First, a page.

On the surface, it might look like WWE buried Austin Theory. In reality, his failed Money In The Bank cash-in opens up more doors than it closes.
Austin Theory’s failed Money In The Bank cash-in has the WWE Universe thinking he’s been buried. While that’s true in the immediate sense, it’s also what makes the most sense for him and the company moving forward. In a way, the November 7 episode of Monday Night Raw undid one of Vince McMahon’s last (and most egregious) mistakes. The 25-year-old should have never held the briefcase in the first place. His winning it was an attempt at a gotcha’ moment from a booker who was, by the end of his time in WWE, remarkably out of touch with what the fans wanted to see.
Unfortunately, a failed cash-in attempt was the only way Theory’s run with the briefcase would ever end. There’s no universe where McMahon would have put him over on Roman Reigns, and Triple H was wise not to shoehorn Theory into the main event picture when he’s not quite ready for it. The Game’s desire to rebuild the United States and Intercontinental Championships quickly made it clear that Austin winning one of those was also unlikely. There was only one way out: for Theory to try—and fail—to win one of WWE’s major titles. Now that the Money In The Bank mistake has been rectified, one of professional wrestling’s most promising blue-chippers can begin to rebuild his character. And, believe it or not, the climb back to the top of the mountain could end up making him a face in the process.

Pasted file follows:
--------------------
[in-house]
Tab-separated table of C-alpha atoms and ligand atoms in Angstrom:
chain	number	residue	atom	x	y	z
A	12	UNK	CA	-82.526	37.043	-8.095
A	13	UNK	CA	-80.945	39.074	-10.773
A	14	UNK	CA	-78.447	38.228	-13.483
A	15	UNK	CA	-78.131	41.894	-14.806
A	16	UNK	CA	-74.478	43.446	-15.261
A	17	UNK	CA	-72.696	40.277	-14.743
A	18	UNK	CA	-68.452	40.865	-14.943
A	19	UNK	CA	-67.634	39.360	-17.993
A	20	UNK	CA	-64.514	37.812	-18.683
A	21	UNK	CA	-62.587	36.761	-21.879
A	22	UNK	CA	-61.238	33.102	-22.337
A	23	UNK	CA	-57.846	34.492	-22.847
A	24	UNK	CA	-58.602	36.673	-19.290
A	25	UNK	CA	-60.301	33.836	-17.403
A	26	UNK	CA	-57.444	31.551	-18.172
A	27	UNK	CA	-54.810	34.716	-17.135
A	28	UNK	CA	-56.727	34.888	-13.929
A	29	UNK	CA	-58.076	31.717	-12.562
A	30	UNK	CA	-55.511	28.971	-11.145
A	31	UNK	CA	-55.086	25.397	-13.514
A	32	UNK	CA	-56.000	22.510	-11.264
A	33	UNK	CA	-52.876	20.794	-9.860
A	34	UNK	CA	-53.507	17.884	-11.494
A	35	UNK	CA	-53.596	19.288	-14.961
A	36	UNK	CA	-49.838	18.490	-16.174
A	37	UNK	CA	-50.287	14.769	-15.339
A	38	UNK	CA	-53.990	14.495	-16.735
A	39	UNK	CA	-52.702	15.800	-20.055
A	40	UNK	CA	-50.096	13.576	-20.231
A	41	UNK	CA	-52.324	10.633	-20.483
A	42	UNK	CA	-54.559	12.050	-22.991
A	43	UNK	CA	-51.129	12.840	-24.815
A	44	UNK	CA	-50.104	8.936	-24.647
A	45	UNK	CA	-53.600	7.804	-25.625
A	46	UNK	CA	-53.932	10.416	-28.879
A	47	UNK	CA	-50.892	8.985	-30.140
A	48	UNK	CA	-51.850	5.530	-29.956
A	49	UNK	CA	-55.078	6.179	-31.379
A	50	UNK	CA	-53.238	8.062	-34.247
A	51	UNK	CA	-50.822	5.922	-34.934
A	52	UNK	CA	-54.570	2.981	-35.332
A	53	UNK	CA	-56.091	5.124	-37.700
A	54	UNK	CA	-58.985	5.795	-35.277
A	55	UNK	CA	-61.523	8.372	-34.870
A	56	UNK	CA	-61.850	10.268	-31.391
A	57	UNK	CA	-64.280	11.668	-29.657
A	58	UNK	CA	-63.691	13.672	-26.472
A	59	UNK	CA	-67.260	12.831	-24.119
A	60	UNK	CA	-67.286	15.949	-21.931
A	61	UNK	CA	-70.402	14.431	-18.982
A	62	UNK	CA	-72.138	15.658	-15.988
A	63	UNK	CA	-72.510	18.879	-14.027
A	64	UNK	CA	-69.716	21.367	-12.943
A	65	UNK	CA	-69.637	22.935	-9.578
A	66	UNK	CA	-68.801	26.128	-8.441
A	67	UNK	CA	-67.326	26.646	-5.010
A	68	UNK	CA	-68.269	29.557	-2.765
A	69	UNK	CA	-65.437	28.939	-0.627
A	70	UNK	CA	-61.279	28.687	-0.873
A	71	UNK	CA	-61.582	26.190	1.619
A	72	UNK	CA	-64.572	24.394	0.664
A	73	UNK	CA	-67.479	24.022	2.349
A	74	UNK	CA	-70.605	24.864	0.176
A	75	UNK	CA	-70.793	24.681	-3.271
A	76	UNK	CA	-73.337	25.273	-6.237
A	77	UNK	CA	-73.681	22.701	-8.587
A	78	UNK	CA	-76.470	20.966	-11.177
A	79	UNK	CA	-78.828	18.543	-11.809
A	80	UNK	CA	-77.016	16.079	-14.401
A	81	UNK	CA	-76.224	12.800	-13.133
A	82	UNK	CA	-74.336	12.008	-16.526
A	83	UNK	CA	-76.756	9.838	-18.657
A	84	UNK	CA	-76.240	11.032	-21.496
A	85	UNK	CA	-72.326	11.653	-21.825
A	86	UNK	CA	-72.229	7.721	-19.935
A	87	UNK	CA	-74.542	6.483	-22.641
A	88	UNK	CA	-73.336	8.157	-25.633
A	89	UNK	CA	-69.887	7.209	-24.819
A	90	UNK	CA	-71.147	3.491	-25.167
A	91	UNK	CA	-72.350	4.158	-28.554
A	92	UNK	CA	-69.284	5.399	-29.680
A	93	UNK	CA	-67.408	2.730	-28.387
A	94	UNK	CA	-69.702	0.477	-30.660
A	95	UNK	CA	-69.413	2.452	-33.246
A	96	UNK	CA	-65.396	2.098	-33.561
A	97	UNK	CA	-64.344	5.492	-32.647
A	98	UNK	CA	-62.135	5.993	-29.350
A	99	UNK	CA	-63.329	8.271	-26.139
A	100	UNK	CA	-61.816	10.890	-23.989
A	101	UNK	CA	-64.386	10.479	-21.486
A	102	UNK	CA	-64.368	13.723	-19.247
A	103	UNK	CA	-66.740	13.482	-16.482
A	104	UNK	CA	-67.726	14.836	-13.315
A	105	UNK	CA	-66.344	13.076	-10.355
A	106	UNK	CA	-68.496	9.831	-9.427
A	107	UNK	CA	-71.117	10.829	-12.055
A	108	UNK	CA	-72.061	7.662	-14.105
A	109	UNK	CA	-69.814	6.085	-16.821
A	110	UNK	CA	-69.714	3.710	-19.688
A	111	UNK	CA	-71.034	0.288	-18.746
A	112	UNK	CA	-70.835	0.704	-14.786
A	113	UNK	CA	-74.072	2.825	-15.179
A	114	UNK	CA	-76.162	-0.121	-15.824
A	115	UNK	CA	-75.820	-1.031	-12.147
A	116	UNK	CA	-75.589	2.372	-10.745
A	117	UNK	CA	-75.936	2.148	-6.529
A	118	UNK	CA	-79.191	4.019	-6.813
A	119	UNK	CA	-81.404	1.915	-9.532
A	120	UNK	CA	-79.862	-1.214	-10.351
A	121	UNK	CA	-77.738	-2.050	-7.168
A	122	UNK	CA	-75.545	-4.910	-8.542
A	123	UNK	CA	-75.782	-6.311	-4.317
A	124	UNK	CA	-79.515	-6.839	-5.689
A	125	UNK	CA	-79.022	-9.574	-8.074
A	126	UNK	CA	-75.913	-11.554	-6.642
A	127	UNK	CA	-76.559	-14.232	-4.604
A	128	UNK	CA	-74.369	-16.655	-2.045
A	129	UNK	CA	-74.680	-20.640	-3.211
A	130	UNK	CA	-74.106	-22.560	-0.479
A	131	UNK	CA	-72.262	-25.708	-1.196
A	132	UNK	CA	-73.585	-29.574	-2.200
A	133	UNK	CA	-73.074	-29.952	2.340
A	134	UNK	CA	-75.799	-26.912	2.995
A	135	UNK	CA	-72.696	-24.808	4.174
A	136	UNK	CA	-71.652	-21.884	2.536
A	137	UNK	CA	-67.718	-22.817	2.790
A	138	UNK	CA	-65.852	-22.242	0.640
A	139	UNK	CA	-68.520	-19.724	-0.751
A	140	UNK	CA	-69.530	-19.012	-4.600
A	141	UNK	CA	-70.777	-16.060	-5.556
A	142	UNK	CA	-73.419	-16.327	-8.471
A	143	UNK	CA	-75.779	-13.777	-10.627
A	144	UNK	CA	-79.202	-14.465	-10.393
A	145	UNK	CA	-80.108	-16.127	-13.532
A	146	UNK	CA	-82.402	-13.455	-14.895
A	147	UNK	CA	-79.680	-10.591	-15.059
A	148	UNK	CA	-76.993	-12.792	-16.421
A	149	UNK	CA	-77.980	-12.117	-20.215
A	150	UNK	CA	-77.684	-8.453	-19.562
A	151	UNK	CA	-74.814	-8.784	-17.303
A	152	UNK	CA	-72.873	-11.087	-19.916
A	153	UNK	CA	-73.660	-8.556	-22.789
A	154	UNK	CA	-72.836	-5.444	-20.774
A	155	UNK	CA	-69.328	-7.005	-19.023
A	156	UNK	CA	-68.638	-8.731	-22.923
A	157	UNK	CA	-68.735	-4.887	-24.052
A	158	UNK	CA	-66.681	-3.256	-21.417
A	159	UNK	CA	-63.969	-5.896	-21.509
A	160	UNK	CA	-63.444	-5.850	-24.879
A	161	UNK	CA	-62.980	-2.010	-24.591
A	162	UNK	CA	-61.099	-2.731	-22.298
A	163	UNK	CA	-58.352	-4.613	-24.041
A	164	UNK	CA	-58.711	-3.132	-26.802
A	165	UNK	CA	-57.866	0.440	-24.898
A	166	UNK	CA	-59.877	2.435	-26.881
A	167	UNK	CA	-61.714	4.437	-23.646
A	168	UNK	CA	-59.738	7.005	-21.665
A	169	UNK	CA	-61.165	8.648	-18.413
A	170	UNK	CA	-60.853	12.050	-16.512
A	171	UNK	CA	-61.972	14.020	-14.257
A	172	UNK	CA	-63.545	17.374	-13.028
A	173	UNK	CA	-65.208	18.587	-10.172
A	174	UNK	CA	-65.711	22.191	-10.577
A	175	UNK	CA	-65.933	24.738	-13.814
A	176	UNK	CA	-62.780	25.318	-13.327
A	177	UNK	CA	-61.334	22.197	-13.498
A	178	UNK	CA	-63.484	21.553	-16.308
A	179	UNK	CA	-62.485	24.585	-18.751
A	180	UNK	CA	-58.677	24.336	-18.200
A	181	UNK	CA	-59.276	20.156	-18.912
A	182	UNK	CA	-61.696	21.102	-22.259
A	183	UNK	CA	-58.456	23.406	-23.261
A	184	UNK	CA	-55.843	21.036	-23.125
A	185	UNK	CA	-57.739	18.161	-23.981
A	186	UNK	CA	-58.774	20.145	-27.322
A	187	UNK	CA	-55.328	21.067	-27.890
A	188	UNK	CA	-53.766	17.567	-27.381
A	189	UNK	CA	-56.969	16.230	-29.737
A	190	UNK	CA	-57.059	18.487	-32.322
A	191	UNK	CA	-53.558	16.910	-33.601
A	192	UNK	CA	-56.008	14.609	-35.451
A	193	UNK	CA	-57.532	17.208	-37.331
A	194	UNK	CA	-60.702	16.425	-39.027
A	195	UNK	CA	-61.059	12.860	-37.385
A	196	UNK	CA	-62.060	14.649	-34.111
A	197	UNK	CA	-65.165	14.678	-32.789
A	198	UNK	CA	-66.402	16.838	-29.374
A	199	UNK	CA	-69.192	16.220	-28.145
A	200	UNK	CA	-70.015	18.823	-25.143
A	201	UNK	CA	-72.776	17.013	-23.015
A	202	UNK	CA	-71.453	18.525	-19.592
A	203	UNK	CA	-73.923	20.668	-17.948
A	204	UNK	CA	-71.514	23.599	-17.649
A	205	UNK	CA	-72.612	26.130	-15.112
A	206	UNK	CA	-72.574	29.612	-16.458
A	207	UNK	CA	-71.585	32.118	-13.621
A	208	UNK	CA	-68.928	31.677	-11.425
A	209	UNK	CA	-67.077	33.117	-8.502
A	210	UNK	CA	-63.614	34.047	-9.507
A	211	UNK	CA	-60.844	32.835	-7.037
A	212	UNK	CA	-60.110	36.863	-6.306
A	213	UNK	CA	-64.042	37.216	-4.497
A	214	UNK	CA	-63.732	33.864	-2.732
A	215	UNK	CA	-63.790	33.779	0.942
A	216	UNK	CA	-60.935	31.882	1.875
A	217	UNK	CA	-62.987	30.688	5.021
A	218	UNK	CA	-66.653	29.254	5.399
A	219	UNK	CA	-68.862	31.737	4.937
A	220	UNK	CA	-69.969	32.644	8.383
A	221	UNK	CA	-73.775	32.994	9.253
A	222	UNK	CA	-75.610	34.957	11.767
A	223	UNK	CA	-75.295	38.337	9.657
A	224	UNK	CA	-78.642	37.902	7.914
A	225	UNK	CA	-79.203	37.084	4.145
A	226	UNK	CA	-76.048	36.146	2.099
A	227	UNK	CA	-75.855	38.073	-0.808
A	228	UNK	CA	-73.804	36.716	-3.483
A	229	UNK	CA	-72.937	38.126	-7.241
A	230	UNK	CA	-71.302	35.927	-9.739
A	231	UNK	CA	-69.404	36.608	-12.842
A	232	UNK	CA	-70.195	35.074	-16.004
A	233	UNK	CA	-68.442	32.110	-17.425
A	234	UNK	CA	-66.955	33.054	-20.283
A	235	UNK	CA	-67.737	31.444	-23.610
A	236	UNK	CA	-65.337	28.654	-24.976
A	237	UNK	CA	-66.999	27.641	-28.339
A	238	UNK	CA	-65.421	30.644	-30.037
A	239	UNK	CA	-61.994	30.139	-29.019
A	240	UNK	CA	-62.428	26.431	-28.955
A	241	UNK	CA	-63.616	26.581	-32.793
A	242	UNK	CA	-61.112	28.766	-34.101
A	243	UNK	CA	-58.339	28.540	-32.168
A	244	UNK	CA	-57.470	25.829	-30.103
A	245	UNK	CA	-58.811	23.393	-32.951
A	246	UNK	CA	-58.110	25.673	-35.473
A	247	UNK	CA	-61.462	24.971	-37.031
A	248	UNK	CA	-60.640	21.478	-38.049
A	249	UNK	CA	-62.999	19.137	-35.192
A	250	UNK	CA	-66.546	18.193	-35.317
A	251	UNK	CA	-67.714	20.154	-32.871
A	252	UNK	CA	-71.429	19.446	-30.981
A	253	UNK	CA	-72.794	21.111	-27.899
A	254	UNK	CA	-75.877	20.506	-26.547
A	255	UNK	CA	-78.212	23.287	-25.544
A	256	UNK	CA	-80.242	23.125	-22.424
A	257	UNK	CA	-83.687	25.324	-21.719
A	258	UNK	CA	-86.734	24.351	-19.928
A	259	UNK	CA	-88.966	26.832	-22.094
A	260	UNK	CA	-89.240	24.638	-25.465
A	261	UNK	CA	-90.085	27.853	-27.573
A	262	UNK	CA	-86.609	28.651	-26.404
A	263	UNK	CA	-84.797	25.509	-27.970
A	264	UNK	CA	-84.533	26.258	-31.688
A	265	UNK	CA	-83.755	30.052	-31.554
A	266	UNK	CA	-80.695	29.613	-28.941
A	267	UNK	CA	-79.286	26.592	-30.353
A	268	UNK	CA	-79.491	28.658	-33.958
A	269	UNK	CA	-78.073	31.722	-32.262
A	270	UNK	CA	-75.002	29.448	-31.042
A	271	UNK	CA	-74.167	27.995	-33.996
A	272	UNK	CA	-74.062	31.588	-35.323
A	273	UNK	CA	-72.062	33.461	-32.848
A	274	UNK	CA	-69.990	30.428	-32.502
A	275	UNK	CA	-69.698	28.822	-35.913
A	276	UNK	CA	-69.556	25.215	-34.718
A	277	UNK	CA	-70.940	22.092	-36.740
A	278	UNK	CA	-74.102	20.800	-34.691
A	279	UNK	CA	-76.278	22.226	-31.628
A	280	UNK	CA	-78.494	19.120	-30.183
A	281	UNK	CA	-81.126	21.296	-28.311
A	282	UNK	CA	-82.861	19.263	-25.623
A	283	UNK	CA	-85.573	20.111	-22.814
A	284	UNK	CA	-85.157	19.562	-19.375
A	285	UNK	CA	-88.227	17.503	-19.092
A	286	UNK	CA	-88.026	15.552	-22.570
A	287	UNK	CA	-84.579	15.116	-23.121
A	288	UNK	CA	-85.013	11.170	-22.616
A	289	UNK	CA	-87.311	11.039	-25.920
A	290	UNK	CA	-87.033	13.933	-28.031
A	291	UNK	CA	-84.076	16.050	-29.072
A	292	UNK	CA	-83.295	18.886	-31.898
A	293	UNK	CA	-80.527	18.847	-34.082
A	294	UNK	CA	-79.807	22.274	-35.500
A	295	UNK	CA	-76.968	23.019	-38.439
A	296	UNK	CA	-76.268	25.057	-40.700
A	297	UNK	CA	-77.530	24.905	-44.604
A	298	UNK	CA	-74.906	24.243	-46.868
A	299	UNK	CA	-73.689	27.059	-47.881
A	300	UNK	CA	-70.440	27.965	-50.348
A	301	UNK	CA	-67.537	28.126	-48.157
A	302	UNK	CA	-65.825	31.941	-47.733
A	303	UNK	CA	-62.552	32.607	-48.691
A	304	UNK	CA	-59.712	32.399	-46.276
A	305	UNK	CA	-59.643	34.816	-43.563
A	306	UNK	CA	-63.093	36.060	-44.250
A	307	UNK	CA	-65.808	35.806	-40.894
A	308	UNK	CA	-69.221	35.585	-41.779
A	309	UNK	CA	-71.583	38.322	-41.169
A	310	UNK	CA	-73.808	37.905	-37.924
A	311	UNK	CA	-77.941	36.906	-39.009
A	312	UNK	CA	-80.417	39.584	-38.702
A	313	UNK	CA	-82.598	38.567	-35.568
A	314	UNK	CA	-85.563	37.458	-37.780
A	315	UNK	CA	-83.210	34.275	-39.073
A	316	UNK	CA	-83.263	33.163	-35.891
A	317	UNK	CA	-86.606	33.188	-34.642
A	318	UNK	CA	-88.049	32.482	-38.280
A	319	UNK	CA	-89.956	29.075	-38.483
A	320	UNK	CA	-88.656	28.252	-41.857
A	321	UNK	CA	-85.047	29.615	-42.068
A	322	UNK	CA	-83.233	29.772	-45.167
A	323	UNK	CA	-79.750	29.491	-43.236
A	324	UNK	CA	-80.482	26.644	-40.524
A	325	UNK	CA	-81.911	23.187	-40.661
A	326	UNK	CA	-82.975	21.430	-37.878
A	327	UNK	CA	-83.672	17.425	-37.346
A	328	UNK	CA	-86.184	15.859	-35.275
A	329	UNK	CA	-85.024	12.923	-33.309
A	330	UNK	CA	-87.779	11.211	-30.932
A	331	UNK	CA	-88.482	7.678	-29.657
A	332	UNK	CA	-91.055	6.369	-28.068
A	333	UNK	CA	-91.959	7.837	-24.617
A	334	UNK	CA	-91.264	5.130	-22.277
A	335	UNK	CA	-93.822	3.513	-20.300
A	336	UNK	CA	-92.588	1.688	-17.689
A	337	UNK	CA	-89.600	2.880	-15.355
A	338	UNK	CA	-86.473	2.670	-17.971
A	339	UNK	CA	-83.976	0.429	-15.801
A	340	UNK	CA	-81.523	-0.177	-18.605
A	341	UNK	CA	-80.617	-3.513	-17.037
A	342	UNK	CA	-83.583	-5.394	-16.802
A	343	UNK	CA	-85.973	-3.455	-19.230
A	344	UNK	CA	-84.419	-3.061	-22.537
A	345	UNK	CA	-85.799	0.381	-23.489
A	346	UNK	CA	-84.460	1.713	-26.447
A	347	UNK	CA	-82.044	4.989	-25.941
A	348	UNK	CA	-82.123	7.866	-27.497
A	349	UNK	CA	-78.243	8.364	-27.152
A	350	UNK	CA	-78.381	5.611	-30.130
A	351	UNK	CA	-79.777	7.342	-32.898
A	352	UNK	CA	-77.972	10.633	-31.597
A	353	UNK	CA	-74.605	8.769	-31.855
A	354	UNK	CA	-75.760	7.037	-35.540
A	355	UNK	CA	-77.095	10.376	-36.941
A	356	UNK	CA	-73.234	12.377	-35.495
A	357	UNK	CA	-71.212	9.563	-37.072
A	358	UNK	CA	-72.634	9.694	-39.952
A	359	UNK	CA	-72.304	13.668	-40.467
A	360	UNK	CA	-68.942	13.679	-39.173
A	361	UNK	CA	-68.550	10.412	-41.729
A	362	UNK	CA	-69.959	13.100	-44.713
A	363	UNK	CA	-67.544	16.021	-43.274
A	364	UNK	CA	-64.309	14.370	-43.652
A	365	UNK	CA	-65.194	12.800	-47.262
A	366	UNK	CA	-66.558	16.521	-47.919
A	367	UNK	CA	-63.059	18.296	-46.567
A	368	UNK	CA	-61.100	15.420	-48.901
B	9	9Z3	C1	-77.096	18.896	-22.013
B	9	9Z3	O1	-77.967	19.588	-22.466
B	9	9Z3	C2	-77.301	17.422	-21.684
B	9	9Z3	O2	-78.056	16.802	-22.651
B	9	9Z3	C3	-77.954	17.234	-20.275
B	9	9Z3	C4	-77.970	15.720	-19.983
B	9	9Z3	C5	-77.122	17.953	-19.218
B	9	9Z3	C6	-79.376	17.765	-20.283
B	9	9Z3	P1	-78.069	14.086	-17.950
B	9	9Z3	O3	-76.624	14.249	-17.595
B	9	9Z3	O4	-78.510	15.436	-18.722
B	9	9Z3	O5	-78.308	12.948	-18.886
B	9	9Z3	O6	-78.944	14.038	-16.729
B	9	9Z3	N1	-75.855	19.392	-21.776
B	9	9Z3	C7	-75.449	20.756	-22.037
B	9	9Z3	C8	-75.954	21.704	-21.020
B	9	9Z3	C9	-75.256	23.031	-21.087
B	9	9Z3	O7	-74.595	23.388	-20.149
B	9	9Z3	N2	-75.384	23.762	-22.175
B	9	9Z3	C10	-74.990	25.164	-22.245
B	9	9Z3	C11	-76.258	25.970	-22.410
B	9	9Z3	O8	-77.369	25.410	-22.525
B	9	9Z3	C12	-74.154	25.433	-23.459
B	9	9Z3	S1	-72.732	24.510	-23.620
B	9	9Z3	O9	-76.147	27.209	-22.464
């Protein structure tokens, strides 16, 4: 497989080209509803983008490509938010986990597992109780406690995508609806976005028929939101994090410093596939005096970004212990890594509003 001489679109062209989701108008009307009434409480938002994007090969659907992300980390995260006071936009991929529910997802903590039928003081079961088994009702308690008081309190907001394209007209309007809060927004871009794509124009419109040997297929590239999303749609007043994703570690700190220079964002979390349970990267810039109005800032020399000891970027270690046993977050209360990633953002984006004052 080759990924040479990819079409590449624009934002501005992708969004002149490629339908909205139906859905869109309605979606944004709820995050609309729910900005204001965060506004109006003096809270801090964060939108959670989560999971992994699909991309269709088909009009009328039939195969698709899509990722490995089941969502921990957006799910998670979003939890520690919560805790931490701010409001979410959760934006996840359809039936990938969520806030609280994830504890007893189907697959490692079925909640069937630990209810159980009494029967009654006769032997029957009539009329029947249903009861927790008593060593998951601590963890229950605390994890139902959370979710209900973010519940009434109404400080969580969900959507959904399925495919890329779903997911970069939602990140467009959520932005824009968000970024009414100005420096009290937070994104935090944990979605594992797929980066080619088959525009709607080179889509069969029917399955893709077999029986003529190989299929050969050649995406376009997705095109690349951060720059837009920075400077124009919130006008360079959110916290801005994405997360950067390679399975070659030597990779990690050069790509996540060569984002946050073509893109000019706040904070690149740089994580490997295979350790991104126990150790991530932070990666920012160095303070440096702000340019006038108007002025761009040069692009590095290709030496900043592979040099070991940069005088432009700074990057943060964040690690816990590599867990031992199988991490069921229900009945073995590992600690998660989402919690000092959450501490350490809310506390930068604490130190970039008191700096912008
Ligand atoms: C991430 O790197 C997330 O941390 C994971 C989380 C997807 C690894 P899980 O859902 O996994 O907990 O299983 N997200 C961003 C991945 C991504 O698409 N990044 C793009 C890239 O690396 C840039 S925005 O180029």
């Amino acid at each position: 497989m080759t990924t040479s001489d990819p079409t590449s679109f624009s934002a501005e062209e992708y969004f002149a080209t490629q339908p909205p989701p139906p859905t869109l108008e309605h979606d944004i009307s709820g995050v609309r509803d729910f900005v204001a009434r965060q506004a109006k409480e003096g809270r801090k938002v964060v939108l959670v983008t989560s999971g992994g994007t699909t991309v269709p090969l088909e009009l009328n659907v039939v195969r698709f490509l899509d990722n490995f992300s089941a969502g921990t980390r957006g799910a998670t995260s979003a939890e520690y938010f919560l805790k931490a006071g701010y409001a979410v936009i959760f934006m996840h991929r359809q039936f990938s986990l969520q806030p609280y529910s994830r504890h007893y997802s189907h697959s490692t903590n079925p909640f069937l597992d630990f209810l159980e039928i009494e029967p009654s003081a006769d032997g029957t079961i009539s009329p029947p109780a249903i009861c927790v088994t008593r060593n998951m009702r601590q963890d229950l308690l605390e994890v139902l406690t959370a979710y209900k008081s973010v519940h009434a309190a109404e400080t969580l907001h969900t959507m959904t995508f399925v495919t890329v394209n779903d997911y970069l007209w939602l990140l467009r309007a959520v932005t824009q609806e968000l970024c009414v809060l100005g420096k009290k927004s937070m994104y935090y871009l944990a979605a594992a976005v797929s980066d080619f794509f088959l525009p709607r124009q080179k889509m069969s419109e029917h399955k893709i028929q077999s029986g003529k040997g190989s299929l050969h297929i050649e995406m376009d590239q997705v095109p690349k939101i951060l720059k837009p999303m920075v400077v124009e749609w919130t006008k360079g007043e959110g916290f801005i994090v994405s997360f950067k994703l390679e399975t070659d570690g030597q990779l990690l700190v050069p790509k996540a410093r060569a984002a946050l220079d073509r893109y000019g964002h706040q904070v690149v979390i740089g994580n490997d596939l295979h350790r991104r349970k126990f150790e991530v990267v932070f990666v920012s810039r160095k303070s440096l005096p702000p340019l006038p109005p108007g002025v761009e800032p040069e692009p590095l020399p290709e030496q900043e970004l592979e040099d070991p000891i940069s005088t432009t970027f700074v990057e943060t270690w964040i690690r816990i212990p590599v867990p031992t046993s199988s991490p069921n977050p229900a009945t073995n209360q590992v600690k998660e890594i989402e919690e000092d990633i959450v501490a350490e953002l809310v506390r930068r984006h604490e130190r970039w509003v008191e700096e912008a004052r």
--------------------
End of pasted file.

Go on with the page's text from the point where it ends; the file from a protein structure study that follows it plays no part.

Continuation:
Theory Can Now Begin To Shift His Character In WWE
Once McMahon retired, the gimmick of being his chosen protégé went out the window. That angle worked wonderfully when WWE fans knew that Vince was just on the other side of the curtain, pulling the strings to get his guy opportunities he didn’t earn. With him out of the picture, though, Theory’s entire on-screen character took a massive hit. Now that he doesn’t have the Money In The Bank briefcase, WWE is free to take him in a different direction. Given his age and retaliative lack of experience, character shifts were bound to happen. Theory wasn’t going to be walking around with his cell phone taking selfies of fallen opponents in 10 years. It just wouldn’t make sense.
He now has an opportunity to grow as a performer, and there’s a ton of drawing power in The Chase. Former champions such as Mick Foley and Bryan Danielson have spoken about how the wind can leave the sails of a push once a title is finally won. The money is in the climb back toward the top. In redemption. Theory is in a unique position where audiences know that he was McMahon’s hand-picked heir to the John Cena mantle. With Vince out of the picture, Theory has to make it work independently. All great champions have fallen to the back of the line at some point. Cena himself failed to cash in at one point, as did The Miz. Both of them are doing just fine.
There’s value in a comeback angle of sorts here, and without the Money In The Bank briefcase, the pressure of being a future World Champion is gone. Now Theory can begin to find himself on screen, and perhaps he’ll even come off as a more humble man. WWE fans are going to be able to watch him grow into a WWE Champion before their very eyes, and that journey should be a fun one. But it absolutely had to start with Theory bottoming out via a failed cash-in attempt. He’s not buried. Theory is just getting a soft reset that was needed following McMahon’s abrupt retirement in July.
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